The reason that I volunteered for A Crimson Grail was simple: I wanted to participate in something that I had never experienced before, and could experience in no other way.
Kathryn Gould, the venture capitalist behind the Magnum Opus commissioning program, is back for a second run.
Every day for the past year David Morneau has produced a new 60-second composition and distributed it via the Internet. His personal creative marathon is over on June 30, 2008, when he’ll post his last composition in this series.
I returned home from Denver with a renewed focus and excitement about what I’d like to accomplish this summer. That kind of clarity is a byproduct of the vibration that comes from being surrounded by several thousand art-makers and art-supporters, and I can’t think of the last time I was part of a specialized herd that large. It’s reassuring to know just how many of us there are out there.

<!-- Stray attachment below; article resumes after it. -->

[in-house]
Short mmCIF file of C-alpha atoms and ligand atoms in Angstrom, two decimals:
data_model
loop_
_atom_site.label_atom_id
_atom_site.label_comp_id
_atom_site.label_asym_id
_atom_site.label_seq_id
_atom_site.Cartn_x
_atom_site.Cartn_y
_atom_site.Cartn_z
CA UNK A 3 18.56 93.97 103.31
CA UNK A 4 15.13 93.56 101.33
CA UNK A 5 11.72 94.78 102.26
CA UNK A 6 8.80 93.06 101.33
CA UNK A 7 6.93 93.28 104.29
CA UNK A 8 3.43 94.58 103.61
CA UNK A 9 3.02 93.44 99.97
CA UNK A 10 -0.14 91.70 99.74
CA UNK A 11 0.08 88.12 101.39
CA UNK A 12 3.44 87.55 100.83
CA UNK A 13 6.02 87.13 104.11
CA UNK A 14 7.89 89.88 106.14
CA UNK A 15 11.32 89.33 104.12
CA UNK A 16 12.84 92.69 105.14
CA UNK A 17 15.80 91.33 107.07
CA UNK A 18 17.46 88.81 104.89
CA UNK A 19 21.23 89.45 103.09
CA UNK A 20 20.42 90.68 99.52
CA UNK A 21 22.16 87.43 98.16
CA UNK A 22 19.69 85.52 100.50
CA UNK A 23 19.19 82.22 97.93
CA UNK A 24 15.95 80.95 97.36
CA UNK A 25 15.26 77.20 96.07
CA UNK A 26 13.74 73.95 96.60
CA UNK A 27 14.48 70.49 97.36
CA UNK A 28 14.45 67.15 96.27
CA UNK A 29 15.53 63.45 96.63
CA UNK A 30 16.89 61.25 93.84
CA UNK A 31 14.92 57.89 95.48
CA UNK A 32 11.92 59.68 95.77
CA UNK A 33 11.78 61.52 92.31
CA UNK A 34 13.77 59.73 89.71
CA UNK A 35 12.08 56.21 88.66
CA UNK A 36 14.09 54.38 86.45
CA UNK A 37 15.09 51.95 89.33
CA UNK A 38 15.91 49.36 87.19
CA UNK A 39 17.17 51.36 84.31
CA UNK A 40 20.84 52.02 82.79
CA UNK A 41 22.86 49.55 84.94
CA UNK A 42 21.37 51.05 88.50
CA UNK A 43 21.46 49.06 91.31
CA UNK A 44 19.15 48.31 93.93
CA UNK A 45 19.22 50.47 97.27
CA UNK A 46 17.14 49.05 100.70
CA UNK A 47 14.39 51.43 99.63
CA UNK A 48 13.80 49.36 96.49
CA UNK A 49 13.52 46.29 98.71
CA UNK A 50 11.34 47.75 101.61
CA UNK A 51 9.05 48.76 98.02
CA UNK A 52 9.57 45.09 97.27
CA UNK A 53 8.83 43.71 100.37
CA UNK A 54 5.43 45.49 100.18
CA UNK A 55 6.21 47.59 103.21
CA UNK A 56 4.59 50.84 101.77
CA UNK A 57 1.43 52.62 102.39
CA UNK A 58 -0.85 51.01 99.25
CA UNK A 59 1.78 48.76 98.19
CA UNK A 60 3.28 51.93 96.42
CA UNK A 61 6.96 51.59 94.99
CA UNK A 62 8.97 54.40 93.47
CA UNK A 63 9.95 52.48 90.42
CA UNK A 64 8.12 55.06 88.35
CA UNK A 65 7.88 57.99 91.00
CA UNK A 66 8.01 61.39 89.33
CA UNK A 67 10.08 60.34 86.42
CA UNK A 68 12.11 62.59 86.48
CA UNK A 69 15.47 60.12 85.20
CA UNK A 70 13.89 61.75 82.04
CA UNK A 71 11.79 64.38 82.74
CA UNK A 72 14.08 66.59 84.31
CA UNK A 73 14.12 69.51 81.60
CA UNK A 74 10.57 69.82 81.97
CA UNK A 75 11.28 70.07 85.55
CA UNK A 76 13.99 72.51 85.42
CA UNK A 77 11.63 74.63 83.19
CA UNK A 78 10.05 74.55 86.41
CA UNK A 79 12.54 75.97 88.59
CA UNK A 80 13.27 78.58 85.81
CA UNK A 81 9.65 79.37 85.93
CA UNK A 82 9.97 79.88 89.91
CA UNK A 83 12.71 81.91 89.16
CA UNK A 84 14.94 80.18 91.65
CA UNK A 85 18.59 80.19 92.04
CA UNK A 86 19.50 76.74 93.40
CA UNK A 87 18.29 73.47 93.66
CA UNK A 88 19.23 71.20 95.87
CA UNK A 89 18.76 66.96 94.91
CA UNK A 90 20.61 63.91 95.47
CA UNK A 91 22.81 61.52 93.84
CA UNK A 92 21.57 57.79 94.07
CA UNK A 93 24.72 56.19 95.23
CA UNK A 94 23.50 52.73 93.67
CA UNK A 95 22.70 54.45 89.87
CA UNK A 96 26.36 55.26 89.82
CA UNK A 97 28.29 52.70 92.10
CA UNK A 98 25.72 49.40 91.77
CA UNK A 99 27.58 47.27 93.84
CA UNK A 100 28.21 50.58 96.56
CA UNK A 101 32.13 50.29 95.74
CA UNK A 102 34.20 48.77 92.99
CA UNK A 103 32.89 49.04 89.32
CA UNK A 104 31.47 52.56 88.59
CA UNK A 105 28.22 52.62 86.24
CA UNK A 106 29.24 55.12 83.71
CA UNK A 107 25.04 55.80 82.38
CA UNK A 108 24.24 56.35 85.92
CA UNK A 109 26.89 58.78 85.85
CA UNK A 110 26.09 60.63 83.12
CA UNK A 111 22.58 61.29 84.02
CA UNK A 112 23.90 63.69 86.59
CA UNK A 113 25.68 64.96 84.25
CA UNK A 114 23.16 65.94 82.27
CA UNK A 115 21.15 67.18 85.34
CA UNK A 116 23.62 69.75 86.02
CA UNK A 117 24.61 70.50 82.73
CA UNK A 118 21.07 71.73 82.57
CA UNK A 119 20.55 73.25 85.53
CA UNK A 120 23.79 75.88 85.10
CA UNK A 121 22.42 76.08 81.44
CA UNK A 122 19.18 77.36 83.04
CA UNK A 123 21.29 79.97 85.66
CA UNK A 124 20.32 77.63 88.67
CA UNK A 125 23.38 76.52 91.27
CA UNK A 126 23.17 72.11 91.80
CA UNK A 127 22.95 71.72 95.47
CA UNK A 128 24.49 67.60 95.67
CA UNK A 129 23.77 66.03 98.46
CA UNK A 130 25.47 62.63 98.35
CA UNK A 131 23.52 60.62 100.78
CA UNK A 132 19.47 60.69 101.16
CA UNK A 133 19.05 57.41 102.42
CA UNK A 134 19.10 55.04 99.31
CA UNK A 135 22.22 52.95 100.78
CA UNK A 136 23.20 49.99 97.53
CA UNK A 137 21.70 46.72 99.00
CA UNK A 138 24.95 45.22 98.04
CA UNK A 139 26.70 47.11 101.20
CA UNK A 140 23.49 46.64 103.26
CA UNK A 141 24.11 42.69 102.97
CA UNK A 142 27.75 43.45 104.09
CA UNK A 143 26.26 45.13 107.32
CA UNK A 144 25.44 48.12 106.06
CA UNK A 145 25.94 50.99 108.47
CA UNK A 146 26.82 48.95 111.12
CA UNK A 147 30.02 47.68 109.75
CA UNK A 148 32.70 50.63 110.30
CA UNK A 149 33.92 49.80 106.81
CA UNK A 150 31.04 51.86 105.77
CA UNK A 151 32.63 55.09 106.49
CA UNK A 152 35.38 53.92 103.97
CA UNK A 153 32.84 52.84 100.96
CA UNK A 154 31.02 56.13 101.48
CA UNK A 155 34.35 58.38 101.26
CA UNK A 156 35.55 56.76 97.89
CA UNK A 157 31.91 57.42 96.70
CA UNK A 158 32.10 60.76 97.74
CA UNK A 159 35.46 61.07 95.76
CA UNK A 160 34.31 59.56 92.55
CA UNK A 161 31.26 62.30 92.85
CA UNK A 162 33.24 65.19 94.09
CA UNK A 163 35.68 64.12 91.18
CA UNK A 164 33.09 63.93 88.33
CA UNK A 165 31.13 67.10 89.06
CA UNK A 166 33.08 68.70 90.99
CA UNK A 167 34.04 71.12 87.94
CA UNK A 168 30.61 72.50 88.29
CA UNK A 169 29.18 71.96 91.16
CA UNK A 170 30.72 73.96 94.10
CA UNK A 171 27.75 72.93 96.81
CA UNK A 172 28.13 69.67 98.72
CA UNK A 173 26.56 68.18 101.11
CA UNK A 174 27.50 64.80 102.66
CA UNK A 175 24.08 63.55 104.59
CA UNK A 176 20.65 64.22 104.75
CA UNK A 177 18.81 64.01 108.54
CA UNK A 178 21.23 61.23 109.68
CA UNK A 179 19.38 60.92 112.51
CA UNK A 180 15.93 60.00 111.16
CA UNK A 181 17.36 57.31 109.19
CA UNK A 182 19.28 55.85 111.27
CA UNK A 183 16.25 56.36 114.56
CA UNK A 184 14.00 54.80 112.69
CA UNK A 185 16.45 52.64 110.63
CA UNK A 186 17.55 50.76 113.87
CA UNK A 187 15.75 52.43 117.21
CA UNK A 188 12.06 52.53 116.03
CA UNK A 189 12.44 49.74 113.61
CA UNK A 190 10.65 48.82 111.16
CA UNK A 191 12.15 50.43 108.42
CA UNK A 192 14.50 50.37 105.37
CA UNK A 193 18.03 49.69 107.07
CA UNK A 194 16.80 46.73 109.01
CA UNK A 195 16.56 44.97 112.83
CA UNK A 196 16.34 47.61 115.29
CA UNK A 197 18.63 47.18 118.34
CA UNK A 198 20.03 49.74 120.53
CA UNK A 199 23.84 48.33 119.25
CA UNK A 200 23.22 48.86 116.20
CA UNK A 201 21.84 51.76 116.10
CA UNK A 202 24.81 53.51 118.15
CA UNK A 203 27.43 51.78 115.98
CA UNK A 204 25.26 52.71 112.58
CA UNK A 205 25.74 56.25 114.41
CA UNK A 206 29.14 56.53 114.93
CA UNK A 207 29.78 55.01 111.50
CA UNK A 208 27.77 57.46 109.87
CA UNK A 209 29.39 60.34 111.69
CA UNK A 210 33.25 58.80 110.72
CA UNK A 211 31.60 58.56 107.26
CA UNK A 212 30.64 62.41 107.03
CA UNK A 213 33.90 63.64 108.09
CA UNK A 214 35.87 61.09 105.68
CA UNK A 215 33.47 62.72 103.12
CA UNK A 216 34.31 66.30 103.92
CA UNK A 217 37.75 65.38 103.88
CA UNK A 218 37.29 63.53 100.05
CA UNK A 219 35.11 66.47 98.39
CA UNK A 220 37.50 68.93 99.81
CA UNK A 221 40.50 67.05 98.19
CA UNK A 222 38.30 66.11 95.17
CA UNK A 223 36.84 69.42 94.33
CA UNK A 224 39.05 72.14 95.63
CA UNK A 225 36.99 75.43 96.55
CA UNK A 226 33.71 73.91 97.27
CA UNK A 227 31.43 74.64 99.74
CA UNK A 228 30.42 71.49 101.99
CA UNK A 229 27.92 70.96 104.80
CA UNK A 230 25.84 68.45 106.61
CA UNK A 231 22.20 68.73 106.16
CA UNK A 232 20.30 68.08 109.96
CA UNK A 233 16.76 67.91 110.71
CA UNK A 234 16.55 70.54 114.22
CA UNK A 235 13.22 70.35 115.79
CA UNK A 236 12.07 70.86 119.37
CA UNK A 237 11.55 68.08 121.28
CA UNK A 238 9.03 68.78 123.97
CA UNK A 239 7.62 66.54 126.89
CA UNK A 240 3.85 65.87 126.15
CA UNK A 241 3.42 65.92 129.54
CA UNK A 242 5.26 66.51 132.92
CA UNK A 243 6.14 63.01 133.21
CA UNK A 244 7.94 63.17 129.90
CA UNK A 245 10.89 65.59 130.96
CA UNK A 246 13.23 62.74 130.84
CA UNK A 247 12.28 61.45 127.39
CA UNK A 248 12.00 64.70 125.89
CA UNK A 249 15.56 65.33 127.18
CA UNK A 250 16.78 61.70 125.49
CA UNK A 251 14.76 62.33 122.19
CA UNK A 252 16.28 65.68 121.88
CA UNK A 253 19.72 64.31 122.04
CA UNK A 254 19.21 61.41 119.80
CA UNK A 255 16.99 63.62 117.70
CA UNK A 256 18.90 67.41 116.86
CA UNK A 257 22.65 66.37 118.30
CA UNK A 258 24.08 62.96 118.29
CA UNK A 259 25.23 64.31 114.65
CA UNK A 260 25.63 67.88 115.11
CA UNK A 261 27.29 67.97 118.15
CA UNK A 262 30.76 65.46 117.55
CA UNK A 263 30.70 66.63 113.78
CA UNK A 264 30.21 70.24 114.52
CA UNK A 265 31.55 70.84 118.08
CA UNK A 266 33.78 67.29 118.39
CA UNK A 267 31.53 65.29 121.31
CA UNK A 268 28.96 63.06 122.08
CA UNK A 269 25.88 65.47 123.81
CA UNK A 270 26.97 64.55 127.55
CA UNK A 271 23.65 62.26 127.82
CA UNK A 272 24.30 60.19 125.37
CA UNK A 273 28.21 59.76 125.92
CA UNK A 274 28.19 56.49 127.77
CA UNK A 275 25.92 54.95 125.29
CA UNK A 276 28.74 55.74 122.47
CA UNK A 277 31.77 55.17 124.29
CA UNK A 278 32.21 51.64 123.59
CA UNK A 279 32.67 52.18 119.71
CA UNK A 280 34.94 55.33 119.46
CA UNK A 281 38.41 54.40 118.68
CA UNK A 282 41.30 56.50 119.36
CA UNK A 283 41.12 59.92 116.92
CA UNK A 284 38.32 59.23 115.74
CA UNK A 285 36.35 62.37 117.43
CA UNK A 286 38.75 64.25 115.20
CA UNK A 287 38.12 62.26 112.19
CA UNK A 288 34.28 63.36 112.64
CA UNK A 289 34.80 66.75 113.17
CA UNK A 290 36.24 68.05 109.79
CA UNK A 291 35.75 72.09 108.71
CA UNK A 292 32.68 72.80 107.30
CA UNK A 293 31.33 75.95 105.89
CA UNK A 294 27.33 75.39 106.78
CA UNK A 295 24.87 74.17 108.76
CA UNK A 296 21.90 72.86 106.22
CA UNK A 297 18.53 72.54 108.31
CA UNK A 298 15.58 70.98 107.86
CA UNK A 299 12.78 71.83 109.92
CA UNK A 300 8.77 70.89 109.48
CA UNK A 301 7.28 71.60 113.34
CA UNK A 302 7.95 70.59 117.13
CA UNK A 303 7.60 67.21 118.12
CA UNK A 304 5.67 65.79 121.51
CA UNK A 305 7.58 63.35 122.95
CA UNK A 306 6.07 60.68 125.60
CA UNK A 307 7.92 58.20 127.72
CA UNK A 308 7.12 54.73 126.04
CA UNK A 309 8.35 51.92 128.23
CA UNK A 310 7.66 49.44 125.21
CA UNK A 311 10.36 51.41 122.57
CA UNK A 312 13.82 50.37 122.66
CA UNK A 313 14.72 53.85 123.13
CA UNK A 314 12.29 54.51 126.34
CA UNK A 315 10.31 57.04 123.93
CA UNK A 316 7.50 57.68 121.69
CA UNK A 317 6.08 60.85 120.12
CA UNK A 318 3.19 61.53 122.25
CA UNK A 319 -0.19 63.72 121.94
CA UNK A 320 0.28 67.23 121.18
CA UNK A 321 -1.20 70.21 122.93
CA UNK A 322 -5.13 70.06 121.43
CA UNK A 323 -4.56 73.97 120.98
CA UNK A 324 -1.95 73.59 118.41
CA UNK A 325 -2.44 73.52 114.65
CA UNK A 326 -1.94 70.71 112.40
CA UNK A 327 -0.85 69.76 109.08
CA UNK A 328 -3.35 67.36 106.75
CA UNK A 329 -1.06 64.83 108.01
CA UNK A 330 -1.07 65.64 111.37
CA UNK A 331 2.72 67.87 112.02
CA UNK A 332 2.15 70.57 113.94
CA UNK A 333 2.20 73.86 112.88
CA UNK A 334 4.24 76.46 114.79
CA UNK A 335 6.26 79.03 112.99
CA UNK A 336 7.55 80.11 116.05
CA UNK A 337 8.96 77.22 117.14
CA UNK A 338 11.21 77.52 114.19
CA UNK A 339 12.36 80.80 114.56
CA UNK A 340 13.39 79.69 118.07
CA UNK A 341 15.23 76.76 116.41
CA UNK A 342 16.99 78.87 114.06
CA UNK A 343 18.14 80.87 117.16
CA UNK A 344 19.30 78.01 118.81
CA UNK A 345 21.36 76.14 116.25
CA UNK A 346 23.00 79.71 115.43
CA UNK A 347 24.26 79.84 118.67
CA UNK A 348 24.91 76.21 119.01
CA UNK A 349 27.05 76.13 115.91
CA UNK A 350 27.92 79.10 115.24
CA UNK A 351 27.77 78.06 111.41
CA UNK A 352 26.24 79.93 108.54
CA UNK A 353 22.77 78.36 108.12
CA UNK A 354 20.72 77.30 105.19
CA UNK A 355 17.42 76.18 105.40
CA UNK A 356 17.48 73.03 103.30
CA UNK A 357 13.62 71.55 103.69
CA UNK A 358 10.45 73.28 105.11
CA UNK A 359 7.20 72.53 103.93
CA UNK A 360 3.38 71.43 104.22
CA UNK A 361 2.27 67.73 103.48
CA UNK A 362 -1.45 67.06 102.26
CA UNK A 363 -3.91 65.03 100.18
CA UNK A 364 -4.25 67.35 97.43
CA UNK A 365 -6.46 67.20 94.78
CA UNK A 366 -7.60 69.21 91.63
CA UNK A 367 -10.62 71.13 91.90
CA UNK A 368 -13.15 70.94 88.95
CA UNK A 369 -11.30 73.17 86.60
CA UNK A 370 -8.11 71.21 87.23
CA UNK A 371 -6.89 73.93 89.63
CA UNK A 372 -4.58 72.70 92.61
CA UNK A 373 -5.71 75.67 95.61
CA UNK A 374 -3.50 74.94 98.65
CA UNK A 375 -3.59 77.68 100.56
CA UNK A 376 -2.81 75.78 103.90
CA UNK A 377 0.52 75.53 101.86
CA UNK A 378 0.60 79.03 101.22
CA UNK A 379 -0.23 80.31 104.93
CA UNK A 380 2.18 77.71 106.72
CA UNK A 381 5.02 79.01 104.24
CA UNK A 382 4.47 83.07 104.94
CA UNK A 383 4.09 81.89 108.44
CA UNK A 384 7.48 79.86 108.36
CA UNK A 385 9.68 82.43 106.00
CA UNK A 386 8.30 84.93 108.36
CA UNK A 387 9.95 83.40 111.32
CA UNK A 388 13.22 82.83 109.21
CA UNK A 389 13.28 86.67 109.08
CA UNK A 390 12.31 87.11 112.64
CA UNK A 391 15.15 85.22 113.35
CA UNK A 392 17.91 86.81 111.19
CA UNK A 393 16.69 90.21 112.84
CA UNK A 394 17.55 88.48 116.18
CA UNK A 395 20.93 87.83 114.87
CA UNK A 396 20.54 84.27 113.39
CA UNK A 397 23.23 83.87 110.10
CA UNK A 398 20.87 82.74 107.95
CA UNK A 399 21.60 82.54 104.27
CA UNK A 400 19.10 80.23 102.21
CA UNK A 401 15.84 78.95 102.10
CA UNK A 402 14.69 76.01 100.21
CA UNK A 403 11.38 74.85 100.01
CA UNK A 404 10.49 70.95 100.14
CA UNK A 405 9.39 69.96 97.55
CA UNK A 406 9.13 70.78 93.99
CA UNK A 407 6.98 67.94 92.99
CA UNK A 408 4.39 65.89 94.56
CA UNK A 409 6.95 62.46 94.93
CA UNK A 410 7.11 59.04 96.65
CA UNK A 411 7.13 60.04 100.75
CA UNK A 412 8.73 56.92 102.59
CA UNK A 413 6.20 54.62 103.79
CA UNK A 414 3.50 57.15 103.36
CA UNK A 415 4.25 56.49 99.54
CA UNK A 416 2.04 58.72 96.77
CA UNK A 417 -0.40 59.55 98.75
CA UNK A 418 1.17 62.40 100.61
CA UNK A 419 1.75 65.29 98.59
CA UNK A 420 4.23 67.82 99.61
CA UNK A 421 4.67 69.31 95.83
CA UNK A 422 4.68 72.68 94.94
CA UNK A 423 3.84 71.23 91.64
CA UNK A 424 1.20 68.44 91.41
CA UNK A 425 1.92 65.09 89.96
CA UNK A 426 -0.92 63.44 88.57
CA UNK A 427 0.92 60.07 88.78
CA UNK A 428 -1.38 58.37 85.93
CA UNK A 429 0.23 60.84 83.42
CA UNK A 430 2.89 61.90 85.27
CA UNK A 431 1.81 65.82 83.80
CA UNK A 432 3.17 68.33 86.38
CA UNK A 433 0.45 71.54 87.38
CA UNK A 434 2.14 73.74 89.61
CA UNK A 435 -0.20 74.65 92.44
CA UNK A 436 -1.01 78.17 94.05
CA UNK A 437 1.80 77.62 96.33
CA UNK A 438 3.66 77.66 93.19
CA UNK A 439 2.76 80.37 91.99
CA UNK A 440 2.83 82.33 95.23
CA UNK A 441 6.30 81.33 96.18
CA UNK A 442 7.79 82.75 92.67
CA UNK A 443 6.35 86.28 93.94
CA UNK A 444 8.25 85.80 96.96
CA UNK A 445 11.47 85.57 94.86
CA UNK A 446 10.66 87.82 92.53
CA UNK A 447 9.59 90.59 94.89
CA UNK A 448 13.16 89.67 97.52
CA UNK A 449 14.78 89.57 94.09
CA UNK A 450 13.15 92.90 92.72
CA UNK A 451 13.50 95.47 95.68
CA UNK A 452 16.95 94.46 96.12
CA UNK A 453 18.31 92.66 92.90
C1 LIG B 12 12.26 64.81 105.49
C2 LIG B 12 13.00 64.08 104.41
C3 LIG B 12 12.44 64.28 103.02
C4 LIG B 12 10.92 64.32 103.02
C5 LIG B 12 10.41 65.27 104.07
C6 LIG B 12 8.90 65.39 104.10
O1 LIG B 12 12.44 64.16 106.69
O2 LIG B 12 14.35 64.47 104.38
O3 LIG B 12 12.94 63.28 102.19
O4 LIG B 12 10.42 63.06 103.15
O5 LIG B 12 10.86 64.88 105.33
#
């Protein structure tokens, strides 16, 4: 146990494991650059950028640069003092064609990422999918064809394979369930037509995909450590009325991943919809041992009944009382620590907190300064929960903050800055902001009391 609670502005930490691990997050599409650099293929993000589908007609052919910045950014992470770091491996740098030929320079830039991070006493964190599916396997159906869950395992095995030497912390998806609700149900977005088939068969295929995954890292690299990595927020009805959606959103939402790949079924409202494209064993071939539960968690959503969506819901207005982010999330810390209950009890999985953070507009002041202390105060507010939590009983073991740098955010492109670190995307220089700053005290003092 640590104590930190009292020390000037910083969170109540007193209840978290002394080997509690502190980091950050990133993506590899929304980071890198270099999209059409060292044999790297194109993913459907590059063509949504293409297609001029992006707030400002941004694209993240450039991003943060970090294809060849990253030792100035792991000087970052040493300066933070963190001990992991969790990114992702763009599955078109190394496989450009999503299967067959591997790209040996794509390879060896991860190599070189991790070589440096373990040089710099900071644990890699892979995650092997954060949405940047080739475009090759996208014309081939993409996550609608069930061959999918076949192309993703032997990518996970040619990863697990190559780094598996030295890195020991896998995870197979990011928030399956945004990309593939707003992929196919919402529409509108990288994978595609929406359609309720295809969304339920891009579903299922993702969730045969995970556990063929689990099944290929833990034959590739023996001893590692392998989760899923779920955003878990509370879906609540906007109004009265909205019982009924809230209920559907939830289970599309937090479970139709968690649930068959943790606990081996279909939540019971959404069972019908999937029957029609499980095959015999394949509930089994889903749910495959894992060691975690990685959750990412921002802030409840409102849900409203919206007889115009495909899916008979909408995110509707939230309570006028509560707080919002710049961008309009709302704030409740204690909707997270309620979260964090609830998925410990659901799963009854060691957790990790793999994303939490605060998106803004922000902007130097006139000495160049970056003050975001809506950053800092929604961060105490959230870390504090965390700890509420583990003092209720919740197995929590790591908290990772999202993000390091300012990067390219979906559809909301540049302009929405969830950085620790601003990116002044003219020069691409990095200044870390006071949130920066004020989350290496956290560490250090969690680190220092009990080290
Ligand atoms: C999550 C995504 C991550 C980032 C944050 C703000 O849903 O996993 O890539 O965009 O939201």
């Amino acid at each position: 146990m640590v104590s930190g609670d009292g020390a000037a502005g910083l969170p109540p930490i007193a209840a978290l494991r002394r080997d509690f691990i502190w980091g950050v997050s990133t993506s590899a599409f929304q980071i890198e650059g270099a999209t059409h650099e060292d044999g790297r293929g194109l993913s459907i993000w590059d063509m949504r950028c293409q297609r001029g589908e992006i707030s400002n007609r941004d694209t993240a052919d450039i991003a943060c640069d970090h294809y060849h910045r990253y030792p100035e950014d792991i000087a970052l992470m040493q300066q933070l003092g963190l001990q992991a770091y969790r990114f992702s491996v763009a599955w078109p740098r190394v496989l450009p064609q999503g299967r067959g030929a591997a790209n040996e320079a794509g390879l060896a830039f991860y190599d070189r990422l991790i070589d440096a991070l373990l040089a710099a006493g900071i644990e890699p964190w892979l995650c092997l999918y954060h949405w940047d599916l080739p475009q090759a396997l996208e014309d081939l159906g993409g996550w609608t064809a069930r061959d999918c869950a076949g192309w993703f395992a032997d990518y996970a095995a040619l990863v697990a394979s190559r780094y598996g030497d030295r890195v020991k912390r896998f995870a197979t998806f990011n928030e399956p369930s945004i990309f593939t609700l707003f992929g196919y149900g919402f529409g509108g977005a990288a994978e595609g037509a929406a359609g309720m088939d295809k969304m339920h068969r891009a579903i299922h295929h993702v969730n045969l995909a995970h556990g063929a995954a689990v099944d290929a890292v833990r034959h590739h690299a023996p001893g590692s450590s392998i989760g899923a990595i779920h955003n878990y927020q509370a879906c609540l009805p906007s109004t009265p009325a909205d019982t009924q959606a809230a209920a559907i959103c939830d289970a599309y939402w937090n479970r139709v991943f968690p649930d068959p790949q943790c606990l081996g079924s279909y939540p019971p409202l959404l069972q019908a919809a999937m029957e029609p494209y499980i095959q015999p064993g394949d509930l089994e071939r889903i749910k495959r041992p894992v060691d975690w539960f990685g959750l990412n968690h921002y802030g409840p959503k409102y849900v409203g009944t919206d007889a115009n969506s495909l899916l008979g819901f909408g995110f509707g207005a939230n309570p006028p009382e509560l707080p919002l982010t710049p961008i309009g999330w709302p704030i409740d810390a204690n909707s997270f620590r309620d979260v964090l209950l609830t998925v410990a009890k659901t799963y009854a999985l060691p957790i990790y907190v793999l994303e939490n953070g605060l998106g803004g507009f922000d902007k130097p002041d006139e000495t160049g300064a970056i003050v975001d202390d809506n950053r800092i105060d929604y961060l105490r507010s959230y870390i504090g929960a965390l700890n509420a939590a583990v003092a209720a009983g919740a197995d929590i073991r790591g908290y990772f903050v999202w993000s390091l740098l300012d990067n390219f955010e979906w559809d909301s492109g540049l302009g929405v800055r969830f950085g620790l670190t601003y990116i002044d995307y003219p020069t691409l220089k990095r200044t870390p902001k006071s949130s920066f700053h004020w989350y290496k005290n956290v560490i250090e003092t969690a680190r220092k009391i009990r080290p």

I’ve felt for a while that the greatest beneficiaries of the arts are not necessarily the audience members, but the participants. That’s one of the reasons why it’s so hard to make the case for supporting the arts to people who are not themselves artists.
Apparently 85 percent of music majors end up working “in the field,” although fewer than five percent are full-time professional performers.